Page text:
Unity’s Mathf class provides a collection of common math functions, including trigonometric, logarithmic, and other functions commonly required in games and app development.

This page provides an overview of the Mathf class and its common uses when scripting with it. For an exhaustive reference of every member of the Mathf class, see the Mathf script reference.

All Unity’s trigonometry functions work in **radians**.

`PI`

is available as a constant, and you can multiply by the static values `Rad2Deg`

or `Deg2Rad`

to convert between radians and degrees.

Unity provides the common power and square root functions you would expect:
- `Pow`

- `Sqrt`

- `Exp`

As well as some useful power-of-two related functions. These are useful when working with common binary data sizes, which are often constrained or optimized to power-of-two values (such as texture dimensions):

Unity’s interpolation functions allows you to calculate a value that is some way between two given points. Each of these functions behaves in a different way, suitable for different situations. See the examples in each for more information:

`Lerp`

`LerpAngle`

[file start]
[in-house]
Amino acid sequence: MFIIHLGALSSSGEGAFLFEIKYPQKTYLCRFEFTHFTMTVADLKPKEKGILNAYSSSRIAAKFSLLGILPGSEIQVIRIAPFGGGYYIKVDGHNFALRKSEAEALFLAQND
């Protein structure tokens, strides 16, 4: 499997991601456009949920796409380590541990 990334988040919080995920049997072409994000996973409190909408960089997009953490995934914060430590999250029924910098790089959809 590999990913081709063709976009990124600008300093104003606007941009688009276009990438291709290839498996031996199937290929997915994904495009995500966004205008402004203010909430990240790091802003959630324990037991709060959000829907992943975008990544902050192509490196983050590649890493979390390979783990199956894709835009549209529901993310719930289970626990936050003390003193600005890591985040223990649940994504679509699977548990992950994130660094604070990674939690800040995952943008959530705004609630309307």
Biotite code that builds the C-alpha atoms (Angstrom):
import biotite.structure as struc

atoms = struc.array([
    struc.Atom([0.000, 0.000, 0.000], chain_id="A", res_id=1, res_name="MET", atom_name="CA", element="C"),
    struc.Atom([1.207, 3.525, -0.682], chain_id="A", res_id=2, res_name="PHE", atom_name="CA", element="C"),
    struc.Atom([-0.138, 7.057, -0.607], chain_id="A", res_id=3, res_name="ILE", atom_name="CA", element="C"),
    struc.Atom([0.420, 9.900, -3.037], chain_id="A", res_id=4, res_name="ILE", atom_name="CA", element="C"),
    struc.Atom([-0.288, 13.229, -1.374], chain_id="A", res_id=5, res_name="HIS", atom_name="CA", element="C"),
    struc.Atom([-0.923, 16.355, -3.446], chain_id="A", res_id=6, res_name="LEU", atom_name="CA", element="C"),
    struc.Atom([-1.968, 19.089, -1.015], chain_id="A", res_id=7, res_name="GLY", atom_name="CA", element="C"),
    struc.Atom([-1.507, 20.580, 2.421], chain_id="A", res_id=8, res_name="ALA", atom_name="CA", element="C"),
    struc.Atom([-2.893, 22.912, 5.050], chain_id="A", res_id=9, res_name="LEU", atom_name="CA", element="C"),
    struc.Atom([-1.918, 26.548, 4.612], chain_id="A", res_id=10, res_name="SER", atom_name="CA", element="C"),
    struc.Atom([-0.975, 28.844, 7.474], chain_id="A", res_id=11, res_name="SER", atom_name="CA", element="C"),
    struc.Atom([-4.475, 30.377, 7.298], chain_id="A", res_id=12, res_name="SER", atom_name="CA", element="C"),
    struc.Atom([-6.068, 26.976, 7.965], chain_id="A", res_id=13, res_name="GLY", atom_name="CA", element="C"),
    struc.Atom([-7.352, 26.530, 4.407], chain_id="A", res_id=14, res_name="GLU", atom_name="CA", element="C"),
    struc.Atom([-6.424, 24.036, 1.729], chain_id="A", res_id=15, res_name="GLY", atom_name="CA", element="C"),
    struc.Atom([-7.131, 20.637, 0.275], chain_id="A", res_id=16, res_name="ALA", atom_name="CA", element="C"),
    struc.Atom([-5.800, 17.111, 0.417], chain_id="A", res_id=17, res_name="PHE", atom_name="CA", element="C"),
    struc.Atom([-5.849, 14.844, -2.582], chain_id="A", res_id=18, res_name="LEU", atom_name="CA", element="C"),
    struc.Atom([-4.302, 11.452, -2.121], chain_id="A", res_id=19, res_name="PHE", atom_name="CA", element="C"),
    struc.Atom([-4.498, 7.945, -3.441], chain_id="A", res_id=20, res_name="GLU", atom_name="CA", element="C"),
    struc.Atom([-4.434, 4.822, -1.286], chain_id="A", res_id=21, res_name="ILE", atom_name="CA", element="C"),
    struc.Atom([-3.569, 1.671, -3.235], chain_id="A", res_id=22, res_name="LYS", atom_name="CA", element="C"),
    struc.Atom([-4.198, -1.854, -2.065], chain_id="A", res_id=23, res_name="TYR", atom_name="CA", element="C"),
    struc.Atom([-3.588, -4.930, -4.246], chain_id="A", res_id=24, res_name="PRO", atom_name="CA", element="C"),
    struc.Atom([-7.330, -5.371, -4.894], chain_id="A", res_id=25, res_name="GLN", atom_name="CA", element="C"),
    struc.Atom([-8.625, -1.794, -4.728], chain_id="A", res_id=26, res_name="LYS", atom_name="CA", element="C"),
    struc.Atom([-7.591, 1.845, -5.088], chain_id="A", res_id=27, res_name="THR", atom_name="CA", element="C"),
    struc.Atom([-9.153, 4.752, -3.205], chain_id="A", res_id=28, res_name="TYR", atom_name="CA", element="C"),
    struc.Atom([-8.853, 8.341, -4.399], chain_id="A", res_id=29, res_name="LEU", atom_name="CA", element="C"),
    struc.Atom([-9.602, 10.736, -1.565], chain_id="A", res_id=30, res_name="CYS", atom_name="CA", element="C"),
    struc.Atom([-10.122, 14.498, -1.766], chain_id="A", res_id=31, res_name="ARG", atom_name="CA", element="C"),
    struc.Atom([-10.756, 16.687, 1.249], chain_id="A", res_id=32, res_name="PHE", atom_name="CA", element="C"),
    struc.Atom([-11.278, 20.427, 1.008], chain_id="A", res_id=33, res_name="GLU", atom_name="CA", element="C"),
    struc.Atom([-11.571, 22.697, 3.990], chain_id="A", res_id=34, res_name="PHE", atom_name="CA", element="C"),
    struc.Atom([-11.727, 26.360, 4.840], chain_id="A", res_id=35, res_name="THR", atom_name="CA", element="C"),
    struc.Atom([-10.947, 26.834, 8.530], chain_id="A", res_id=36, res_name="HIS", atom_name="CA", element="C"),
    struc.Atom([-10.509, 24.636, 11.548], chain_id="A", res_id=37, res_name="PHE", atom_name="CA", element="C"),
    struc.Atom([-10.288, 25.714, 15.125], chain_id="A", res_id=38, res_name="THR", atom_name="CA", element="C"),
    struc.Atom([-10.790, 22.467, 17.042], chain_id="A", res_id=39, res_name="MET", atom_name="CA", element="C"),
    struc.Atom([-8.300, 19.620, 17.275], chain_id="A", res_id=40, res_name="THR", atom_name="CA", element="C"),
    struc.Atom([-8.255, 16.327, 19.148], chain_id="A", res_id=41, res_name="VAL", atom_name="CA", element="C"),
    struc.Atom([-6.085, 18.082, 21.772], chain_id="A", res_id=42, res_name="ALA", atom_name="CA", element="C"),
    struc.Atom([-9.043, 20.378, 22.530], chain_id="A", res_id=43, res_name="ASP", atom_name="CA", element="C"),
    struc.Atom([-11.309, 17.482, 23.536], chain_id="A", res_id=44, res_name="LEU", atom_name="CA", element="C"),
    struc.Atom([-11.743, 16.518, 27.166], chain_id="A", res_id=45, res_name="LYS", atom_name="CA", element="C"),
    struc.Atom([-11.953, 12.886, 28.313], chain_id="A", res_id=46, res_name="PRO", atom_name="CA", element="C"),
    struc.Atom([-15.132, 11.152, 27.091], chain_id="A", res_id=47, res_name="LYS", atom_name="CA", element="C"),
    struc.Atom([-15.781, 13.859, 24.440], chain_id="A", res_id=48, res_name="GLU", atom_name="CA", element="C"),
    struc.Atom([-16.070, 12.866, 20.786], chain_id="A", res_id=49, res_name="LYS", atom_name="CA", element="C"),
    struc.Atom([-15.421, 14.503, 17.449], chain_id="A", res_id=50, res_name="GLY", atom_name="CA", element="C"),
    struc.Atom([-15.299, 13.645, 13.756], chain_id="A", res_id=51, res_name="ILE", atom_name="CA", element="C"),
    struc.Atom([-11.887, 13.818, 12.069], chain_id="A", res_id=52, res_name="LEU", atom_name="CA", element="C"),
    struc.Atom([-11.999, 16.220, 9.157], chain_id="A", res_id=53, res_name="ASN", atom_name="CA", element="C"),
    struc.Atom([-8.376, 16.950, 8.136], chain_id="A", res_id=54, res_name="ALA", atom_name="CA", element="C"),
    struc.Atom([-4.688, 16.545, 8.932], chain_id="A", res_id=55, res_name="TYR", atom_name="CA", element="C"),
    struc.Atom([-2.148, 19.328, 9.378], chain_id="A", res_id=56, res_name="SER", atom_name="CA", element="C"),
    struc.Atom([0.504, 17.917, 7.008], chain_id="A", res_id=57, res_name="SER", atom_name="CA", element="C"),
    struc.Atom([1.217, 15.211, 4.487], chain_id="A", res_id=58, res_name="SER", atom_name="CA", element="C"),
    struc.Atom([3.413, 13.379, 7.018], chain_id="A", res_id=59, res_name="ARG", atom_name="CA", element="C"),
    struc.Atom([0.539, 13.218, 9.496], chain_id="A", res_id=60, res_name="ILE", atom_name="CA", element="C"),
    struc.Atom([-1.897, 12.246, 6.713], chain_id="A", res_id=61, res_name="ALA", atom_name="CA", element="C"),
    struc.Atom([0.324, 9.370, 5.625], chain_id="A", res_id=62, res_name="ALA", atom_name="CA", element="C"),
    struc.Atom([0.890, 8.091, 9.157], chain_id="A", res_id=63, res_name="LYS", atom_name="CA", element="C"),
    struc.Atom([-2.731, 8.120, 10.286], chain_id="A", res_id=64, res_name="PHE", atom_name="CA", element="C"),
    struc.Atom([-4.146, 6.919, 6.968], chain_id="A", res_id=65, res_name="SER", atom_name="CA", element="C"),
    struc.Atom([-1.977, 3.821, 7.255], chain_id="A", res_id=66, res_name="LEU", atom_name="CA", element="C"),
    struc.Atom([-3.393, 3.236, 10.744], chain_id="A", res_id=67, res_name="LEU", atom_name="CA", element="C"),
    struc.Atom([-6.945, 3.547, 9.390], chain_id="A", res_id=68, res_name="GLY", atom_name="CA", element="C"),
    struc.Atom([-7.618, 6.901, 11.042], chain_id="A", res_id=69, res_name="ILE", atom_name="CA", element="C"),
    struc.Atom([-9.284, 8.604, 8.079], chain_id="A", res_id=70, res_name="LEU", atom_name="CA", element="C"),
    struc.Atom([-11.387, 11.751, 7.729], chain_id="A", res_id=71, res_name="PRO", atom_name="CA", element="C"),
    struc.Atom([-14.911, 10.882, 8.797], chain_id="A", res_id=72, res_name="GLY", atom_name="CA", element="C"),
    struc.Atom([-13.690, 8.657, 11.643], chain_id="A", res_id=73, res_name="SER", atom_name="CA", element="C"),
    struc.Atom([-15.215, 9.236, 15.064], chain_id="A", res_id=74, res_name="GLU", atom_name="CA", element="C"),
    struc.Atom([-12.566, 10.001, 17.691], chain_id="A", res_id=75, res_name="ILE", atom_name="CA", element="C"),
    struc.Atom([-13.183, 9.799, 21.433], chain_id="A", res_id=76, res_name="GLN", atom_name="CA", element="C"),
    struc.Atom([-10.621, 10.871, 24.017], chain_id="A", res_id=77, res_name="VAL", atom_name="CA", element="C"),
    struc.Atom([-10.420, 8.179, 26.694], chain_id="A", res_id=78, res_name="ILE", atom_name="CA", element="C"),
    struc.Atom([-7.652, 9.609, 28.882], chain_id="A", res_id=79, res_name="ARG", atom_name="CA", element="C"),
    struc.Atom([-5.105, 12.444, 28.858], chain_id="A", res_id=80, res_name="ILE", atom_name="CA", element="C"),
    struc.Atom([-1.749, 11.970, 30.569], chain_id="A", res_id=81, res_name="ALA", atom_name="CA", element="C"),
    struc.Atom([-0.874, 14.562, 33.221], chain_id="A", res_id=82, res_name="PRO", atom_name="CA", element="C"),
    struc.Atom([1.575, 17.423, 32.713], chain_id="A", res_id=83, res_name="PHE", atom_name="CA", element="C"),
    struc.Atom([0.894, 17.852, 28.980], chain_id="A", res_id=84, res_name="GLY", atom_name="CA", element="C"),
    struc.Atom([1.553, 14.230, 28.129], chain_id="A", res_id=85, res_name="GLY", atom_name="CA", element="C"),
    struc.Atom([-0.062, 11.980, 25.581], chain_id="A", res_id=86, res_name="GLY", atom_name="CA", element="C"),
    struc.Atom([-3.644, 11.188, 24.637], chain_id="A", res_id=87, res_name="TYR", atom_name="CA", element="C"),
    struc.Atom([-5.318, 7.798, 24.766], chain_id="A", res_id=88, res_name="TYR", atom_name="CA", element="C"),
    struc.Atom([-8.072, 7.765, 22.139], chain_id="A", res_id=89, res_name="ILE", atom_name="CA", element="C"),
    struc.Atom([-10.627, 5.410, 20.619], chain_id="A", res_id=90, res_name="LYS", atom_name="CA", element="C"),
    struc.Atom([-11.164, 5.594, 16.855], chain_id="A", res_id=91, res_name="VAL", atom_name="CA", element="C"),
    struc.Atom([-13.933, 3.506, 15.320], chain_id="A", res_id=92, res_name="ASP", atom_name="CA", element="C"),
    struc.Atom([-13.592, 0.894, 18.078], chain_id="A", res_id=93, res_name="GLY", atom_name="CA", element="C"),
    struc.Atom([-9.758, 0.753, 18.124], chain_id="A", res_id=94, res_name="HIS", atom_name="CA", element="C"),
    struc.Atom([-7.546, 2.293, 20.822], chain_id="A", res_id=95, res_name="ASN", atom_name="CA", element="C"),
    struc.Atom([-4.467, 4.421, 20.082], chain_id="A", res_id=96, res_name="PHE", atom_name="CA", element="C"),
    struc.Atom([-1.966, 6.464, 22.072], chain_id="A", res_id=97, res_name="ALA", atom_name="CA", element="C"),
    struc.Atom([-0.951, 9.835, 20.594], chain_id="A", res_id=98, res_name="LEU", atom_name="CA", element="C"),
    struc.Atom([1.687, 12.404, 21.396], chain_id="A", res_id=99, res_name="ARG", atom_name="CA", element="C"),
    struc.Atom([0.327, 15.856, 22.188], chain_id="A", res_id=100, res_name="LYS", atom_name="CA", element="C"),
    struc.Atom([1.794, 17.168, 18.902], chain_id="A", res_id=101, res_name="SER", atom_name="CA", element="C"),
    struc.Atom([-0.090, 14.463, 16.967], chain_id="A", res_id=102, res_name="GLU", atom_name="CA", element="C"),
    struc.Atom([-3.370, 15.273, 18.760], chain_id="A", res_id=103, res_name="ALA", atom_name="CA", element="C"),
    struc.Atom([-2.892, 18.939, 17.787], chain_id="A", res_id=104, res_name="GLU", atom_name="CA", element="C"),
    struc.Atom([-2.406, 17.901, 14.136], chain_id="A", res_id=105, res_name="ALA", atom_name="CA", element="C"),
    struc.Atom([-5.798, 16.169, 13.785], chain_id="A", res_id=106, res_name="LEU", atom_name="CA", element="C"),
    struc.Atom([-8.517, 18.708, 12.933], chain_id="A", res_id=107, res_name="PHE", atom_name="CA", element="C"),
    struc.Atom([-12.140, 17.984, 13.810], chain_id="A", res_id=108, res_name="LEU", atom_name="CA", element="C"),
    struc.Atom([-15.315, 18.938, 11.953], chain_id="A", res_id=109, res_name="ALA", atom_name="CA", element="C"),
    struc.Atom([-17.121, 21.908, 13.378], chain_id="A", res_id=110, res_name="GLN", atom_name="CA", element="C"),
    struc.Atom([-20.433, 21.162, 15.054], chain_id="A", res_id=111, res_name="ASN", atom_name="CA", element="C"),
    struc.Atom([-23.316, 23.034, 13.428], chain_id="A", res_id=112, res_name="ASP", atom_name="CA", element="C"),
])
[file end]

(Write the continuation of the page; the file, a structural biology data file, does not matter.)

`LerpUnclamped`

`InverseLerp`

`MoveTowards`

`MoveTowardsAngle`

`SmoothDamp`

`SmoothDampAngle`

`SmoothStep`

Note that the Vector classes and the `Quaternion`

class all have their own interpolation functions (such as Quaternion.Lerp) which allow you to interpolate positions, directions and rotations in multiple dimensions.

These simple helper functions are often useful in games or apps and can save you time when you need to limit values to a certain range or repeat them within a certain range.

The `Log`

function allows you to calculate the logarithm of a specified number, either the natural logarithm or in a specified base. Additionally the `Log10`

function returns the base–10 logarithm of the specified number.

For the full list of functions in the Mathf class, see the Mathf script reference.

Mathf